An ancient Latin proverb declares that: “Nature abhors a vacuum”. Every naturalist comes to learn that Nature also loves an exception. Sandpipers are a good example. Coastal beaches bring sandpipers to mind, their flocks either loafing about the upper beach or manically advancing and retreating just ahead of the surf line. Every beachcomber can picture the scene.
Imagine, then, hearing this solitary call during your hike past some montane stream, lake or beaver pond.
[Spotted Sandpiper recording, hosted by Western Soundscape Archive, J Willard Marriott Library, University of Utah Copyright 2007 Kevin Colver https://wildstore.wildsanctuary.com/collections/special-collections]
That sure sounds like a sandpiper, but isn’t the context all wrong? Here you can trust your ears and not your experience. When the bird flushes and flies away on stiff shallow wing beats, you’ll see that the calling bird was indeed a Spotted Sandpiper, easily recognized by the dark spots that speckle its pale breast. This bird is sometimes called a “teeter peep” too, because it bobs its tail incessantly. Its an odd bird, for it is the male Spotted Sandpiper who tends nest and chicks, while the female busily courts other males. That’s polyandry and among birds, its very rare.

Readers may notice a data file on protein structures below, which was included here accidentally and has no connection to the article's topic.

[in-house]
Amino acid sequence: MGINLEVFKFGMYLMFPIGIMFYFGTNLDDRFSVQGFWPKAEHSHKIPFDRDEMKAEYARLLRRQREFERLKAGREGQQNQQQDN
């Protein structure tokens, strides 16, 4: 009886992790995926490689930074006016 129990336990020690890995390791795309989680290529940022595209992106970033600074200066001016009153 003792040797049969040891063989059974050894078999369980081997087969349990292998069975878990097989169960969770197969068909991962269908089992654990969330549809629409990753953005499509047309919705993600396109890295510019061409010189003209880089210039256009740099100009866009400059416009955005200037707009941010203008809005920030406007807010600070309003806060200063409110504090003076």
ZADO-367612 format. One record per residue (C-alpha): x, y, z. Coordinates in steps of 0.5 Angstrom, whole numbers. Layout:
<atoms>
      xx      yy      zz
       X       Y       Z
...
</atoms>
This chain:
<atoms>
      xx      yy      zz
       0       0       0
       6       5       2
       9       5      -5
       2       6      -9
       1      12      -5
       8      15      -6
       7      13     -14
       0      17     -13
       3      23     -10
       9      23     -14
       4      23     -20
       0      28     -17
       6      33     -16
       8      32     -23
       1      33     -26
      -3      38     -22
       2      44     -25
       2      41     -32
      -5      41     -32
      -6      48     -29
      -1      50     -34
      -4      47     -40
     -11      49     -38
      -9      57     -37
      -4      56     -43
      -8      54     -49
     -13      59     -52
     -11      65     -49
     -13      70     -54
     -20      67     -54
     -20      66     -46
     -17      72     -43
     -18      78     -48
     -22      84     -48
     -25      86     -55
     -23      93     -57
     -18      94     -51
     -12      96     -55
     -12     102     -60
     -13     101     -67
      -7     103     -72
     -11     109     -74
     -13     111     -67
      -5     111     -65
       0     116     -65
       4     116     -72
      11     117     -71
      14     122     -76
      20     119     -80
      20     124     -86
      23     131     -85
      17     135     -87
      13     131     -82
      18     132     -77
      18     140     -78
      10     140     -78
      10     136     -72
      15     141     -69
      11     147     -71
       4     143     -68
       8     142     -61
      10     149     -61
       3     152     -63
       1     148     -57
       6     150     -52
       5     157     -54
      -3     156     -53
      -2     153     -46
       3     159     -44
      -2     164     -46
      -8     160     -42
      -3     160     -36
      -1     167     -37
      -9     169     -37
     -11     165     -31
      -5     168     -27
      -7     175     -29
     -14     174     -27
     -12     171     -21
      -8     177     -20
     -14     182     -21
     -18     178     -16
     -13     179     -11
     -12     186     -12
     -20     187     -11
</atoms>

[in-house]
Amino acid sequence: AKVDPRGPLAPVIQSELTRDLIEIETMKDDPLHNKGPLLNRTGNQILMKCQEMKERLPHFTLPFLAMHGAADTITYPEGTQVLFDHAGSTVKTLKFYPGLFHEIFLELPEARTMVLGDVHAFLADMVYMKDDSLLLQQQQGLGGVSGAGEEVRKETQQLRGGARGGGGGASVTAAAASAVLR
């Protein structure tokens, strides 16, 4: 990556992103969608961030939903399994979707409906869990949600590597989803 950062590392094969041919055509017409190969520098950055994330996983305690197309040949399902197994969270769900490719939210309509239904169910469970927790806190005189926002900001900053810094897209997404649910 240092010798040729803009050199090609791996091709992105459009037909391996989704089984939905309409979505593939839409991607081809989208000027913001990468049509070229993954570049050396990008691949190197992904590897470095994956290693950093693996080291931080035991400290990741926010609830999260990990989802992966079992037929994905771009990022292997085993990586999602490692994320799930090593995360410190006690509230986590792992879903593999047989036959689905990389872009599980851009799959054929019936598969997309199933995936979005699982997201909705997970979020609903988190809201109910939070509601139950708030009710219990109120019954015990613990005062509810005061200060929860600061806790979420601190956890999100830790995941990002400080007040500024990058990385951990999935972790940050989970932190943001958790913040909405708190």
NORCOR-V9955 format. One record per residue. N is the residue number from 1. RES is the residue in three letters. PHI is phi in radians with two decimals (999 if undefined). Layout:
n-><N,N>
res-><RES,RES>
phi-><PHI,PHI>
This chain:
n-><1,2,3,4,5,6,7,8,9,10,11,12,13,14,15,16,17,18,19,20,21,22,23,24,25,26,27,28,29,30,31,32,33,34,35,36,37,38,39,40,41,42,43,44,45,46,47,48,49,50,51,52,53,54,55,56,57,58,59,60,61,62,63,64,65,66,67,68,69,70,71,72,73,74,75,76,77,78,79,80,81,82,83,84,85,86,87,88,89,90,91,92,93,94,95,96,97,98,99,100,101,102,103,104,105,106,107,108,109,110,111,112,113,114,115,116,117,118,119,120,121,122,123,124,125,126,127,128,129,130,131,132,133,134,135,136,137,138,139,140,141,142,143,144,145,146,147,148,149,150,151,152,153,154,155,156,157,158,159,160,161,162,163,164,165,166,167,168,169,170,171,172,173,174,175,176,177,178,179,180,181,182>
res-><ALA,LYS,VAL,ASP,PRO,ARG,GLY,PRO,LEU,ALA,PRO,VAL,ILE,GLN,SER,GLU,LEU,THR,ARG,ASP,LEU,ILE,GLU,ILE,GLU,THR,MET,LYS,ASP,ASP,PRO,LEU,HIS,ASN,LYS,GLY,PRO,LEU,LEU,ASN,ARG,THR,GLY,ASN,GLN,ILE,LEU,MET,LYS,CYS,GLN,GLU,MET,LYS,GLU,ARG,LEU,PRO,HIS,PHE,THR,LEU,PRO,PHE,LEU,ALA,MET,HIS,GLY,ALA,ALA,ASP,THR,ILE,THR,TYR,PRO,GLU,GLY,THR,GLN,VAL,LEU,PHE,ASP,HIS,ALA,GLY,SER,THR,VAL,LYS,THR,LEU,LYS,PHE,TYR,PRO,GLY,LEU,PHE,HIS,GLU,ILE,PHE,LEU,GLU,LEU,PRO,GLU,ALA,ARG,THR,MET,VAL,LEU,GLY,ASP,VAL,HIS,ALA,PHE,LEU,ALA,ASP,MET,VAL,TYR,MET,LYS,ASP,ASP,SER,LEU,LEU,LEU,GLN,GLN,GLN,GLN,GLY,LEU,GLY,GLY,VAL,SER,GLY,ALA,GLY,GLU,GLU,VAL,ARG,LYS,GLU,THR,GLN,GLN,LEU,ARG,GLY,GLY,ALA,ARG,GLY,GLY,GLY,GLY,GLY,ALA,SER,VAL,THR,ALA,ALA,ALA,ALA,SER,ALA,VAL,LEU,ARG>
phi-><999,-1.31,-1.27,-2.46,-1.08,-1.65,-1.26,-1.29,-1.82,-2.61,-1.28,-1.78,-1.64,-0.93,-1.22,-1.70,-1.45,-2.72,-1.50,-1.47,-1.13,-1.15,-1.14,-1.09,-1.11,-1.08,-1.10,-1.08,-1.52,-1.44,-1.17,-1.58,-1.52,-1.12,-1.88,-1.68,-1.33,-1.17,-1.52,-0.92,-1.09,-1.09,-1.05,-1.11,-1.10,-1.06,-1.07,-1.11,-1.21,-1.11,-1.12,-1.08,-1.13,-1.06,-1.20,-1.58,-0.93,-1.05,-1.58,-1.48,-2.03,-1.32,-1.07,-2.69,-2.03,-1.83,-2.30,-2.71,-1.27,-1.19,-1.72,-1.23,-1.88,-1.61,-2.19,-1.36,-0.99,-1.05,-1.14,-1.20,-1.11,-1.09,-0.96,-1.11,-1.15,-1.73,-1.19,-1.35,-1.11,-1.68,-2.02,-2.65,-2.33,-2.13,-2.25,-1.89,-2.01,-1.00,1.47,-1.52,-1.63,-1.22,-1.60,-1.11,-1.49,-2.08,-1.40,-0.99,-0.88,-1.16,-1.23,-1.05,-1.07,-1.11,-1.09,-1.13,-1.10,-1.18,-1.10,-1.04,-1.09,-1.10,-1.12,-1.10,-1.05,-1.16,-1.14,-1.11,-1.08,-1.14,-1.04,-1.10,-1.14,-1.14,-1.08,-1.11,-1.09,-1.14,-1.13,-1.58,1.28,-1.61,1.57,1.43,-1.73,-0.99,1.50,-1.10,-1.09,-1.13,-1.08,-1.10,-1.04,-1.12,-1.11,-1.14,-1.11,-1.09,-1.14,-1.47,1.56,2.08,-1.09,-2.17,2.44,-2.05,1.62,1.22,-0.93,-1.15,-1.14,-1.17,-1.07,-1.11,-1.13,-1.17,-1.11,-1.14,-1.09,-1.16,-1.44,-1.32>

Unlike its more coastal kin, the Spotted Sandpiper is right at home in Utah’s high alpine habitats, just so long as it has shallow water and meadows in which to search for its invertebrate meals. Maybe the Spotted Sandpiper is not so exceptional after all, for the upthrust limestones, shales and other sedimentary rocks that compose many of our mountains were deposited under ancient seas that once inundated Utah. Perhaps the Spotted Sandpiper is just exceptional for its late arrival at that prehistoric beach party.
This is Linda Kervin for Bridgerland Audubon Society.
Audio: Spotted Sandpiper audio courtesy and Copyright Kevin Colver https://wildstore.wildsanctuary.com/collections/special-collections
Photos: Courtesy US FWS, Photographer Dave Menke
and habitat photo Courtesy & Copyright 2010 Linda Kervin
Text: Jim Cane, Bridgerland Audubon Society
Spotted Sandpiper on Utahbirds.org, http://www.utahbirds.org/birdsofutah/ProfilesS-Z/SpottedSandpiper.htm